• Relationship between perceived abilities and trust. E.g.: how do perceived abilities affect trust, for instance in function of the degree to which they match with actual abilities?
  • Relationship between perceived abilities and UX. E.g.: to what degree do user interface elements, or design decisions (rather than actual abilities), affect perceived abilities?
  • Metrics, methods, and tools for measuring perceived abilities. E.g.: How do we effectively determine what abilities a driver attributes to a vehicle? How can these be measured and quantified?
  • Incorporating perceived abilities in the system design process. E.g.: How should a system design process take into account the abilities that a driver might attribute to a system? Should it encourage attribution of particular abilities, while discouraging others?
  • Perception of non-safety critical systems (such as navigation assistants or systems to encourage eco-friendly driving behaviour). E.g.: do non-safety critical systems influence the overall perception of the vehicle’s ability, even though they are not necessary for the driving task?

These topics are naturally intertwined, and we encourage contributions that address several of these at once. In particular, we expect all contributions to discuss possible consequences for vehicle UX design. We particularly welcome submissions beyond the automotive domain in the strictest sense. Any work on human/machine interaction (such as cognitive robotics) will be considered relevant as long as it can make a clear statement of relevance to the automotive domain.


We expect to allocate 20-minute slots to each paper (12 minutes of presentation; 8 minutes of discussion). The workshop will conclude with a roundtable discussion, whose purpose it is to distill a unified take-home message from the papers and discussions of the workshop. It will discuss, in particular, the direction future research is heading, and identify the most important areas for current and near-future development.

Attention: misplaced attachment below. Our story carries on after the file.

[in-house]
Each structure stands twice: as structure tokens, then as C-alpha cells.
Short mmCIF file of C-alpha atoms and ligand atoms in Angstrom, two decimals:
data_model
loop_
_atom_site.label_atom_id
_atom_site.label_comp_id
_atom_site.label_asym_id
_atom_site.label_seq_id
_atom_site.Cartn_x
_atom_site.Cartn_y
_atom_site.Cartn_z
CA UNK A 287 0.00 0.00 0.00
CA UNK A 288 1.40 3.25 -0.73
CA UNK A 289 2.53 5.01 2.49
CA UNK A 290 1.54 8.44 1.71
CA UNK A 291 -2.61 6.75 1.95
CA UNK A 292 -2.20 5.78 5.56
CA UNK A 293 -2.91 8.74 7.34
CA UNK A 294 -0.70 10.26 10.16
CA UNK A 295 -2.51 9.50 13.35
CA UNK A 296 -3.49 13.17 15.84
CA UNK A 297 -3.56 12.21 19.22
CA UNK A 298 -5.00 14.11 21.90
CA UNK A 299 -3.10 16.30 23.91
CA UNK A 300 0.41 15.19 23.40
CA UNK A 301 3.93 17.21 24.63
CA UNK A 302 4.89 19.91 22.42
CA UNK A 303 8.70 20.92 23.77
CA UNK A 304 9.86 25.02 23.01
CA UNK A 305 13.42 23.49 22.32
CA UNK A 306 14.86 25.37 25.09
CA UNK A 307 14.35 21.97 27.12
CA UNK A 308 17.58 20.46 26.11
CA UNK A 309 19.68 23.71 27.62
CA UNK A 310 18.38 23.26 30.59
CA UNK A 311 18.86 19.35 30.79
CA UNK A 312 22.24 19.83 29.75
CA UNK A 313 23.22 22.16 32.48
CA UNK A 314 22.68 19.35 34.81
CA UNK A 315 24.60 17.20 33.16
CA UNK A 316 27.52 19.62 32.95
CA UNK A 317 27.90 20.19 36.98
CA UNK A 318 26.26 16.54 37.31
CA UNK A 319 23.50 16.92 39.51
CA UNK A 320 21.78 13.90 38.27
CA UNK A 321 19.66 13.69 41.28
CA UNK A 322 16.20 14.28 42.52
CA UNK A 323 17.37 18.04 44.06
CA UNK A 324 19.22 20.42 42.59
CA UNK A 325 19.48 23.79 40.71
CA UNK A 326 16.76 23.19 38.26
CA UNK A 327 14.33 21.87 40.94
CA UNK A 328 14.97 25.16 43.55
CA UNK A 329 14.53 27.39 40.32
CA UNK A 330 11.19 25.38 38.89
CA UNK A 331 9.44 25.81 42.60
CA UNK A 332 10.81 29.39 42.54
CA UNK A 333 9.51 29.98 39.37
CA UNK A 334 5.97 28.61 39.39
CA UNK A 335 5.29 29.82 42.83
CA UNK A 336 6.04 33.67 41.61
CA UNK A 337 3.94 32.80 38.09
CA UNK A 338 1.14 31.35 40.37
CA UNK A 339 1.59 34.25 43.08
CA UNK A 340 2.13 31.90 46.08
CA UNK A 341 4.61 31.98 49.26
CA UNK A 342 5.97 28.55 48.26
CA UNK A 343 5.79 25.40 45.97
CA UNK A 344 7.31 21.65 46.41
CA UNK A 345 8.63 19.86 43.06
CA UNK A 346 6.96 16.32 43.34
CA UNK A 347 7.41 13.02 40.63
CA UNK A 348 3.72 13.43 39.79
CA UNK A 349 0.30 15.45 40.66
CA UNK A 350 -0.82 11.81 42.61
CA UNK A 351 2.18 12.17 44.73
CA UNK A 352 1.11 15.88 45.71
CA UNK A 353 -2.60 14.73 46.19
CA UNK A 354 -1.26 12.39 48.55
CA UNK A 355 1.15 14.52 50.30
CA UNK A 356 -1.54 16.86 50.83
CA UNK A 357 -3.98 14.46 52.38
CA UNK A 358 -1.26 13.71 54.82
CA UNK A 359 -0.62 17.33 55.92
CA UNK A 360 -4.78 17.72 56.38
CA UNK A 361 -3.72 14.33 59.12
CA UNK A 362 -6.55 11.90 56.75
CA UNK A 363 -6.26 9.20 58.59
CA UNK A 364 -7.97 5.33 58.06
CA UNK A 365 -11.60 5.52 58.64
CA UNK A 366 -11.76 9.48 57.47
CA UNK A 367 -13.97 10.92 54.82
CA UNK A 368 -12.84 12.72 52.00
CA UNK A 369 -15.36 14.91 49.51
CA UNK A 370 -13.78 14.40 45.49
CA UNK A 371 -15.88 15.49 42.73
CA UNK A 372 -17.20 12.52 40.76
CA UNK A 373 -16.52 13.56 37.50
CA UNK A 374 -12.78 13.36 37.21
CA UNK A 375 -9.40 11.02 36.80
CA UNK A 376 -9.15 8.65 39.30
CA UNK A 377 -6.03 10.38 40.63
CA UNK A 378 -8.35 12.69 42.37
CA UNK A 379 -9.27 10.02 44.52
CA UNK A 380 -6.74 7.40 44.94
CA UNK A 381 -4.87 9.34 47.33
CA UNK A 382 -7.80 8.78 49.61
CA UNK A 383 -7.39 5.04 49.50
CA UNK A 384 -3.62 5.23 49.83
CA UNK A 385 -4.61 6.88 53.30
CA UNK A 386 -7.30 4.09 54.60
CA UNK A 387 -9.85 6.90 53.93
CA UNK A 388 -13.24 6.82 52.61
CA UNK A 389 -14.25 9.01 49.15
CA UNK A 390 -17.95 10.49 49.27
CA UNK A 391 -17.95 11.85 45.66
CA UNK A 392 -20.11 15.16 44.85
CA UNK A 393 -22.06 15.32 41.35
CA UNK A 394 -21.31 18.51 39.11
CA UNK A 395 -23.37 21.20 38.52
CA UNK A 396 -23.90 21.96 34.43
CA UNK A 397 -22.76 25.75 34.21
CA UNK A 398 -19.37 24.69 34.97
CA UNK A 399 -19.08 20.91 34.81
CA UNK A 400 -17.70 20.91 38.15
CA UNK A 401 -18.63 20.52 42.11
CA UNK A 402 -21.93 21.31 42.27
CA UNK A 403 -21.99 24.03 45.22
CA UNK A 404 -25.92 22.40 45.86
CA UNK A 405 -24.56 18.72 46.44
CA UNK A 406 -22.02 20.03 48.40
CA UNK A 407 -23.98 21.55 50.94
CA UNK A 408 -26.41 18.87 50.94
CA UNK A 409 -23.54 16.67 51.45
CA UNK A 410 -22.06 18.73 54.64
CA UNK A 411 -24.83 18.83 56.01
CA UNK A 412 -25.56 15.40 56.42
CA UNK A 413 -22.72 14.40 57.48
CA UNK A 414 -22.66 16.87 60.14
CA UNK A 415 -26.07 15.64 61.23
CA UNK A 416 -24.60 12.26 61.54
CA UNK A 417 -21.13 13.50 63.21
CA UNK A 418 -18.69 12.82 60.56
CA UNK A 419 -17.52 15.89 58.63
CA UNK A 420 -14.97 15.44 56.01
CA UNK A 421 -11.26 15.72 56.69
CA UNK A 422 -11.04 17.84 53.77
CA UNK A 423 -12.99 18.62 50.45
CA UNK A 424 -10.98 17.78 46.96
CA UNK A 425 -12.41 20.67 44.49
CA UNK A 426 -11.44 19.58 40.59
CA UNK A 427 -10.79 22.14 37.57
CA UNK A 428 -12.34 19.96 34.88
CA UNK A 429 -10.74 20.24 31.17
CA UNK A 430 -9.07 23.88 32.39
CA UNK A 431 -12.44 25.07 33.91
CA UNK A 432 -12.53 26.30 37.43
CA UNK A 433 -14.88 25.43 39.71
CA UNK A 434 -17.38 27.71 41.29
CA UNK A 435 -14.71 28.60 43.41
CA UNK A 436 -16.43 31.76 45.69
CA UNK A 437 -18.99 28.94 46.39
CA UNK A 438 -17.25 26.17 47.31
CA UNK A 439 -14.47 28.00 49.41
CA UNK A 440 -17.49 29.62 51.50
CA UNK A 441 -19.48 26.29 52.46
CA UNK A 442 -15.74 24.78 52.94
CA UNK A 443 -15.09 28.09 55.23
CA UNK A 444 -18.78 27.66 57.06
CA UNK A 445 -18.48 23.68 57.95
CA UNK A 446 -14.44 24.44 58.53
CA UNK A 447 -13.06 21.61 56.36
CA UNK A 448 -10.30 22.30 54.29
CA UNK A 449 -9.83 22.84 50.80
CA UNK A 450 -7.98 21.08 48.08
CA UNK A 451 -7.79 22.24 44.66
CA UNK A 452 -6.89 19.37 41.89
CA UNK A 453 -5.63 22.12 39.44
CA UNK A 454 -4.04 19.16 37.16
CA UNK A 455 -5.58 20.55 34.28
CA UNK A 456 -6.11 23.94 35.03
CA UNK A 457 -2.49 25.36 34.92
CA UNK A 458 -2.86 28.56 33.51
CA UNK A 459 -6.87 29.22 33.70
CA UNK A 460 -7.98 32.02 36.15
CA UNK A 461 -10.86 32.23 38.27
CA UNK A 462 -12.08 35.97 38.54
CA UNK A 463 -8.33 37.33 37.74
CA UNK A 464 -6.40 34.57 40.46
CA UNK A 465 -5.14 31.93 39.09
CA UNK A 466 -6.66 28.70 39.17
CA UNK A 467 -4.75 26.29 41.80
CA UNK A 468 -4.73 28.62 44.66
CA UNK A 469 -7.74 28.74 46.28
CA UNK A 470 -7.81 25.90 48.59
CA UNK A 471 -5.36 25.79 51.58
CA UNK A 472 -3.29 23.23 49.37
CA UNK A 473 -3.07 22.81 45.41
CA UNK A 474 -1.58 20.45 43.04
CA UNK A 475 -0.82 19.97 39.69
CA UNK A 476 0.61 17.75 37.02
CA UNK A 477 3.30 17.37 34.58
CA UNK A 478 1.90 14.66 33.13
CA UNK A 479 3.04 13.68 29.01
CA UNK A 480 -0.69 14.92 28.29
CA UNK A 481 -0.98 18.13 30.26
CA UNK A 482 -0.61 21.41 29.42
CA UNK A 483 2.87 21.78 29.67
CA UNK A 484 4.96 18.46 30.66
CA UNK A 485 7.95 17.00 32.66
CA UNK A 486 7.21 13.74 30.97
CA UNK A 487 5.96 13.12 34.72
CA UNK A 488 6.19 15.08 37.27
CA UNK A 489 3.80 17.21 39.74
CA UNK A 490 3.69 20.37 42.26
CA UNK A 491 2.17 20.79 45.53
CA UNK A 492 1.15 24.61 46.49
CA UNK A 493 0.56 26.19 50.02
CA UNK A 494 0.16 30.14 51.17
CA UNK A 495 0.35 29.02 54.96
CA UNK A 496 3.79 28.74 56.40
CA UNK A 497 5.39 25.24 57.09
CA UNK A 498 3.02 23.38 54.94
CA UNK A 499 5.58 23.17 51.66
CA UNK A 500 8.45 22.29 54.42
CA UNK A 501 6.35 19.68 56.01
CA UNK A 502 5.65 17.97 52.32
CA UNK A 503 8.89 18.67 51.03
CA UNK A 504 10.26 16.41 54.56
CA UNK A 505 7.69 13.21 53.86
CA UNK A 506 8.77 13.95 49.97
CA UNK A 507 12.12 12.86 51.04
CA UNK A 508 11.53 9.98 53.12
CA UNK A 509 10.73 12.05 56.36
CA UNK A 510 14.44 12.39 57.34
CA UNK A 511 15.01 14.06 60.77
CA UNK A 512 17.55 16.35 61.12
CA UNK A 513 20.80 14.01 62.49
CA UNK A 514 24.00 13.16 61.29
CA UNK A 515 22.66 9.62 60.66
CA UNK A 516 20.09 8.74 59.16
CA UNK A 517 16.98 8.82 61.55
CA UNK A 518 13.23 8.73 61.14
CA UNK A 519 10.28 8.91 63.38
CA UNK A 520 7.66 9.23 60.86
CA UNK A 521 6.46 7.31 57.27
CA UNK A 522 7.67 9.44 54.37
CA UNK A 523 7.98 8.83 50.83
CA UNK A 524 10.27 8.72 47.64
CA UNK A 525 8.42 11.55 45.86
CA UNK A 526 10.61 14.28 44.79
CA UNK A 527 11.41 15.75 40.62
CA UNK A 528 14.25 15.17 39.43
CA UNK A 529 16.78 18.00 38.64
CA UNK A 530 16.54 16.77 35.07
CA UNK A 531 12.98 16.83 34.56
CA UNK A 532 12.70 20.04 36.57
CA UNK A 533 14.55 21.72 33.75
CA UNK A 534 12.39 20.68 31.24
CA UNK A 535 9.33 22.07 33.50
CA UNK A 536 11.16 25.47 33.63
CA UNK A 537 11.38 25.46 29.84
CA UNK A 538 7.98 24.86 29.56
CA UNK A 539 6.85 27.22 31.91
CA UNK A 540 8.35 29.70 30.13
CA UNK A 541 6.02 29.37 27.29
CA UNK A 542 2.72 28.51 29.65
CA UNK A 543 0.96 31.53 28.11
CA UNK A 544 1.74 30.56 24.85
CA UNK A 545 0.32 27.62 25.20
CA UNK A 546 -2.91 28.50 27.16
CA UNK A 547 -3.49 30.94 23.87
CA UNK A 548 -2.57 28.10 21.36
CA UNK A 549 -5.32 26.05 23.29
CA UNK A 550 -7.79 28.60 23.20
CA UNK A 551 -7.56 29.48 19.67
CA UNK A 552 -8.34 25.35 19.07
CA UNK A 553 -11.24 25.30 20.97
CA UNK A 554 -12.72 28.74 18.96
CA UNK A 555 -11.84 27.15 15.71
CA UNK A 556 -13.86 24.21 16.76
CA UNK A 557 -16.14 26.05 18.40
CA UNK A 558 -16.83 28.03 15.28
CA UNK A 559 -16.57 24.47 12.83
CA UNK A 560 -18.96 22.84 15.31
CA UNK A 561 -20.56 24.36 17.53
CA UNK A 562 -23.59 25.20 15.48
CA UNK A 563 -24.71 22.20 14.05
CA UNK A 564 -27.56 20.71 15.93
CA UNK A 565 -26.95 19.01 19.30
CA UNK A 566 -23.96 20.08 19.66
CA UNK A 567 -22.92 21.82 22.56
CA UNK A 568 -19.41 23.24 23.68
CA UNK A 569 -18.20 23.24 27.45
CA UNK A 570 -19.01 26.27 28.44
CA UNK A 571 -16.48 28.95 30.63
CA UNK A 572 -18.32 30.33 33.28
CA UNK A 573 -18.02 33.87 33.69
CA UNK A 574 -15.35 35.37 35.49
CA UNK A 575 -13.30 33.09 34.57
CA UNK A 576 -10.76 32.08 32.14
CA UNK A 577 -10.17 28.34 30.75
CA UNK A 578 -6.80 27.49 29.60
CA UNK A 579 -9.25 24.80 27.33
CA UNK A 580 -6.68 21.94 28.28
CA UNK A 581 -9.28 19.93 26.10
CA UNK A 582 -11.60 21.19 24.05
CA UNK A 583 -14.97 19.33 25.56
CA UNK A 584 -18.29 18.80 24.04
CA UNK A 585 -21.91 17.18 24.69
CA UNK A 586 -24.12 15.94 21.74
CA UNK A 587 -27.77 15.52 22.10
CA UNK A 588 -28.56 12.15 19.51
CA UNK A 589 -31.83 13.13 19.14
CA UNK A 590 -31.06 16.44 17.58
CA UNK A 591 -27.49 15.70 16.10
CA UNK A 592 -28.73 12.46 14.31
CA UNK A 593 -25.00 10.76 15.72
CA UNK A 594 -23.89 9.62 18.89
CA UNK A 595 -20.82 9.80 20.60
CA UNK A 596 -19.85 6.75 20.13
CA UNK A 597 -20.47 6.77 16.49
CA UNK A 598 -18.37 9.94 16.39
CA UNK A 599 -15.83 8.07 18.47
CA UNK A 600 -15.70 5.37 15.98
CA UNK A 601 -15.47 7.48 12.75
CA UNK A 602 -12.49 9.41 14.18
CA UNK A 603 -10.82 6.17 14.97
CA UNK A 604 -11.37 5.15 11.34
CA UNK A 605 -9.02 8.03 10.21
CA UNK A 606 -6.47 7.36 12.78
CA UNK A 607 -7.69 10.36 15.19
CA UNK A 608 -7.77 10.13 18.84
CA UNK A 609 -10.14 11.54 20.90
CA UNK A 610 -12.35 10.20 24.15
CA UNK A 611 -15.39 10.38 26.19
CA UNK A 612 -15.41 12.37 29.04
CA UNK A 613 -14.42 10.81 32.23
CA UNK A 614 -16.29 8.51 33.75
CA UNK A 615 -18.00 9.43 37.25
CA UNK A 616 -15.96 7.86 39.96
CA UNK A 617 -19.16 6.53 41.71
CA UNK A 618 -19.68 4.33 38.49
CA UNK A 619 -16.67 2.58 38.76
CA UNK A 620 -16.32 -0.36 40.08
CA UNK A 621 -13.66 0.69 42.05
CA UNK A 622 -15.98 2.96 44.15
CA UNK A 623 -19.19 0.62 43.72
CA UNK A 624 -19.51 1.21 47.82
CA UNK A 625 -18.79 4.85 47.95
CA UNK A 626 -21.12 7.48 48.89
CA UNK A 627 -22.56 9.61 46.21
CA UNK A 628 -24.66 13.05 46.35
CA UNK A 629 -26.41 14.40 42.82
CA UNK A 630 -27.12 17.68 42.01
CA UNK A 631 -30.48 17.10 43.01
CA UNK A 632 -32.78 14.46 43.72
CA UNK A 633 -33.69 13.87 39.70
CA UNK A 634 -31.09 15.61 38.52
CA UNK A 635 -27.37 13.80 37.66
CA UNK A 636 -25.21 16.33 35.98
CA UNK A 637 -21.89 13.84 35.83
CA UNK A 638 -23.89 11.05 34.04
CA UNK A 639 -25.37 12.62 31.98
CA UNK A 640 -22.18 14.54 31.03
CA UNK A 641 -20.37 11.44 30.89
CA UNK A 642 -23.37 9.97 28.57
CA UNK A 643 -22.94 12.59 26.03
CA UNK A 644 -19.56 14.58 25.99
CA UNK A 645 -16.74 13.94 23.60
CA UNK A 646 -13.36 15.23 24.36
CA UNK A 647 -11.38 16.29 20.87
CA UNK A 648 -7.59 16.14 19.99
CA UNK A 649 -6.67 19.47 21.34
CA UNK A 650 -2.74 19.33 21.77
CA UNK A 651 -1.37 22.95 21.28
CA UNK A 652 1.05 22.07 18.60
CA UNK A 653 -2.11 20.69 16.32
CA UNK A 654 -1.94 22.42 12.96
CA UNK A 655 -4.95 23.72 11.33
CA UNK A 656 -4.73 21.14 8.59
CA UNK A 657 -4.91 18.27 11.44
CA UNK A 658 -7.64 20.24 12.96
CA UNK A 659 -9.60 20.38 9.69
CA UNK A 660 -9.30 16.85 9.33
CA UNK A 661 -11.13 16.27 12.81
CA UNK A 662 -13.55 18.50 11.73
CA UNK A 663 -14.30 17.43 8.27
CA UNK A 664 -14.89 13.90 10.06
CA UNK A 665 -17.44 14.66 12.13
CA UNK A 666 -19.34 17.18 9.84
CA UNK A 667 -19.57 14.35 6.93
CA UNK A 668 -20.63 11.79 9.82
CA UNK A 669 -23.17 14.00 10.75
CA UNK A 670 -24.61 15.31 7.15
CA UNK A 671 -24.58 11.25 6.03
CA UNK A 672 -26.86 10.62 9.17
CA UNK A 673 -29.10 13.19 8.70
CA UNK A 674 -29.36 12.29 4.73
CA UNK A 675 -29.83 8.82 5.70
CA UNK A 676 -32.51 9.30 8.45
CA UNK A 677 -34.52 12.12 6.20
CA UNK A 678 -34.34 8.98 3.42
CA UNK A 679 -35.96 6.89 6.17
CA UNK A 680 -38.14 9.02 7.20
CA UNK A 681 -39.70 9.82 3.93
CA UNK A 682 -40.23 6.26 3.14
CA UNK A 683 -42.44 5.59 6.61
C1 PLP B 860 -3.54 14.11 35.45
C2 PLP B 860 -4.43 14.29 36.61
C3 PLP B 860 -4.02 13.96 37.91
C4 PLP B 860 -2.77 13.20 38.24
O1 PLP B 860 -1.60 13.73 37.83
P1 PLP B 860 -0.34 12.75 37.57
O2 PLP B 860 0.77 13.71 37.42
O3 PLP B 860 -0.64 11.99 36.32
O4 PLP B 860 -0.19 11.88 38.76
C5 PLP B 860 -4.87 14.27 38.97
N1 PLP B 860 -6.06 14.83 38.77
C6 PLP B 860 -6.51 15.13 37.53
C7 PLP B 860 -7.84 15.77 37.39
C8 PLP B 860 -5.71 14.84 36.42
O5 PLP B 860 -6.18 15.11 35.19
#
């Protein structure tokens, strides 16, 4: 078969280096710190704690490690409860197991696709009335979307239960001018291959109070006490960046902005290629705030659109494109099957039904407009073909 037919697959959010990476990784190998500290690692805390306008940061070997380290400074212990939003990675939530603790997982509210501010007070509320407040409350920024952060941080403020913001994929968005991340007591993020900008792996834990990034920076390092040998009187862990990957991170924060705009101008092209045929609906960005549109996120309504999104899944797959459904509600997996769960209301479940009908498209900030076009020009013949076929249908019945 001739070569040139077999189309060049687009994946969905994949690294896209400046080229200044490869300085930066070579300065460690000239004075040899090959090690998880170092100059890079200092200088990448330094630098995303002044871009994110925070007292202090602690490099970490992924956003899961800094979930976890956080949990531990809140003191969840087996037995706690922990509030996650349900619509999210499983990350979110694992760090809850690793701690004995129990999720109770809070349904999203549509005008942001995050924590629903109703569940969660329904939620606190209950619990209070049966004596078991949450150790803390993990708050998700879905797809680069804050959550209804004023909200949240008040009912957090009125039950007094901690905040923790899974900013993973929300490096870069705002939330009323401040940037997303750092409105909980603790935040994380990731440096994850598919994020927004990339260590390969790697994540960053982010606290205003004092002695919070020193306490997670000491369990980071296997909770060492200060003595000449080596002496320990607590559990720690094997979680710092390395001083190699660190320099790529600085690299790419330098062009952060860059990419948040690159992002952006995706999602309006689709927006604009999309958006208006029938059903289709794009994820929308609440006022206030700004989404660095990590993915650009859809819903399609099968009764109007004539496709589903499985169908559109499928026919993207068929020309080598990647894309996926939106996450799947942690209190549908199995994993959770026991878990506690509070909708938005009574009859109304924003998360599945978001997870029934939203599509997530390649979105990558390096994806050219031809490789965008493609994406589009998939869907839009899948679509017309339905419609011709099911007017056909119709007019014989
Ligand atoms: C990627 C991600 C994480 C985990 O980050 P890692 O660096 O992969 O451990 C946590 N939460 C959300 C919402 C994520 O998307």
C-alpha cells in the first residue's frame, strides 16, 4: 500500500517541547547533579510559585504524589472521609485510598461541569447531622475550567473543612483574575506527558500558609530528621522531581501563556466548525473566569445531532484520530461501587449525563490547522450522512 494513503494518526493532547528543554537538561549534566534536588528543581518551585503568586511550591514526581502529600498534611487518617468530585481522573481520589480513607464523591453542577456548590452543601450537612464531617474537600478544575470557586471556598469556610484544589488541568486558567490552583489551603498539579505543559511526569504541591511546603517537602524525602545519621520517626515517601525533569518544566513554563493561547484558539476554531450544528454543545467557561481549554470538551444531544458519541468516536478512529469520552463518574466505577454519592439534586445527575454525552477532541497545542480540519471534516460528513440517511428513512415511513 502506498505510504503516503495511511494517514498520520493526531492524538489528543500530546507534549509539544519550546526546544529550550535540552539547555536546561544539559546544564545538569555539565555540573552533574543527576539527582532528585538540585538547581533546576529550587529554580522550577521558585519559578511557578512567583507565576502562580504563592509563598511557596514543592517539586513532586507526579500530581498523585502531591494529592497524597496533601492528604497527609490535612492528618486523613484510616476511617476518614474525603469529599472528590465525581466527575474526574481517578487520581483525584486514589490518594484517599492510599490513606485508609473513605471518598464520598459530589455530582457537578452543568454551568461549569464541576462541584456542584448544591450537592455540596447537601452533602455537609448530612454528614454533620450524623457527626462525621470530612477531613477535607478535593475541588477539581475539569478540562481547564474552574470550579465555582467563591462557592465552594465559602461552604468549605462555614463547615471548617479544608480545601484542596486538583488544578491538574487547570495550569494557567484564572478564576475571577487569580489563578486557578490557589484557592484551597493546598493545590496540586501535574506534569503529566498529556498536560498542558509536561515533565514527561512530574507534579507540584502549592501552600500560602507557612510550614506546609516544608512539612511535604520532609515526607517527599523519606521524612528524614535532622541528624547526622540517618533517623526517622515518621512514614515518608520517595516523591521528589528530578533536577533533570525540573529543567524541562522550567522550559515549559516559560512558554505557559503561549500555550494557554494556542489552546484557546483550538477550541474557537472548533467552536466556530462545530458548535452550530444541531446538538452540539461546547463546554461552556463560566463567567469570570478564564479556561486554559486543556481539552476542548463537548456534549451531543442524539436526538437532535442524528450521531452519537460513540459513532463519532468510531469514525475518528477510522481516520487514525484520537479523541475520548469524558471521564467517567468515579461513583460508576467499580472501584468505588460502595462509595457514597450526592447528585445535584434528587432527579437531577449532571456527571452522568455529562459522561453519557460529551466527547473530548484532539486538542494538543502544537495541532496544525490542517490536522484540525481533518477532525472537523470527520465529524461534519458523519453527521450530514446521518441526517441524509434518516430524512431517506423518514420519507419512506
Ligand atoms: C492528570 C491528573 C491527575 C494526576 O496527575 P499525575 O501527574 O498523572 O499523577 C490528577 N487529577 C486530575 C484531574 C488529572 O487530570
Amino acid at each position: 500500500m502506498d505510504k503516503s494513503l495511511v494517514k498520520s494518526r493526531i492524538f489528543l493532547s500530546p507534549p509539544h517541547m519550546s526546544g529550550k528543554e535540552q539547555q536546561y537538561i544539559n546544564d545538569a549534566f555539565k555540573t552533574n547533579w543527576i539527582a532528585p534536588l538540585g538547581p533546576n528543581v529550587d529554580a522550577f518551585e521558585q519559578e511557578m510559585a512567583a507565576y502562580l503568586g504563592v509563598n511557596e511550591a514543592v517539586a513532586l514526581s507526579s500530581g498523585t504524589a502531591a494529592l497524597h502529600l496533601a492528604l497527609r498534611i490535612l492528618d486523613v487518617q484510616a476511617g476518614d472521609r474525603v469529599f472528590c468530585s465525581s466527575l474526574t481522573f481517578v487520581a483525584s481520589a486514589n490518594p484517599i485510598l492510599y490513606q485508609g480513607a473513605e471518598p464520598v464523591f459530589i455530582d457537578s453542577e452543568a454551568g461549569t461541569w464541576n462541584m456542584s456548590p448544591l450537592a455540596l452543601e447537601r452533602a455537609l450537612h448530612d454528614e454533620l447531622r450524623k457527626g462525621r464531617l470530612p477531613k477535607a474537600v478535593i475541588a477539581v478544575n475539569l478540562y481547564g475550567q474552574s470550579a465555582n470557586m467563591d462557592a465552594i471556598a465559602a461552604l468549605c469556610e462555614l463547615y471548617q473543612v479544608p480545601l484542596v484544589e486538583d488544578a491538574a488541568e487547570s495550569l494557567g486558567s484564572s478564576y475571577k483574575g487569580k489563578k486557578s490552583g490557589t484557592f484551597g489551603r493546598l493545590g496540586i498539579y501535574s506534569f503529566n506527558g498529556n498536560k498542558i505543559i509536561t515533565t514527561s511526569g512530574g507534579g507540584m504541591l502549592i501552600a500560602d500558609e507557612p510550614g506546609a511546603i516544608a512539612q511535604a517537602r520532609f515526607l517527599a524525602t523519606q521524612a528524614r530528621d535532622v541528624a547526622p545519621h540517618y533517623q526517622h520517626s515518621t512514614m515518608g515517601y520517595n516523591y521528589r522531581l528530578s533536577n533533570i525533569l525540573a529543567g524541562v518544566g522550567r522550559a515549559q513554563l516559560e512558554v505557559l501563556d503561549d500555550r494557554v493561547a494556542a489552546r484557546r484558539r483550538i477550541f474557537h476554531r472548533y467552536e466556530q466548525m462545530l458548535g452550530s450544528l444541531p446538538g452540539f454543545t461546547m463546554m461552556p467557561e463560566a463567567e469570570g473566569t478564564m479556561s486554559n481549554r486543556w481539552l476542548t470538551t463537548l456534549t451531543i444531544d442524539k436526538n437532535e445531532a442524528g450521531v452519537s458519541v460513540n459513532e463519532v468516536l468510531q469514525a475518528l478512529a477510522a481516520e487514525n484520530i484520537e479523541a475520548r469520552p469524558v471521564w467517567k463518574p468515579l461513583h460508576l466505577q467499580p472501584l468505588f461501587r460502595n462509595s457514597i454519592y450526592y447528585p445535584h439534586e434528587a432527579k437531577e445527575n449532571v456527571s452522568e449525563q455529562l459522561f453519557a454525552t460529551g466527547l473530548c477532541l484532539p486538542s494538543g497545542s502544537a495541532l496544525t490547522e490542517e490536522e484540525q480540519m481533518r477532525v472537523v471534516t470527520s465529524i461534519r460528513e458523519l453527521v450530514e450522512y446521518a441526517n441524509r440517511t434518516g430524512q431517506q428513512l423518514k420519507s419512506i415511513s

Papers may be up to 6 pages using the CHI Extended Abstract format. Position papers are welcome. See the webpage for the submission process details. Please submit by July 10.

Papers are peer-reviewed by at least two peers. Decisions of acceptance are made by the organisers based on reviewer feedback. Accepted papers will be published in the adjunct proceedings of Automotive UI 2015, to be published on the conference website. Depending on the quality of publications and the outcome of the roundtable discussions, we will consider a journal special issue for which extended papers will be invited.


The workshop takes place on September 1, from 13.30 to 17.30. There are no additional attendance fees, but registration for the main conference is mandatory to attend the workshop. A video projector will be provided; please get in touch if you require additional material.


Serge Thill, University of Skövde (
Azra Habibovic, Viktoria Swedish ICT (
Maria Riveiro, University of Skövde (


Leave a Reply

Your email address will not be published. Required fields are marked *

ISPR Presence News

Search ISPR Presence News: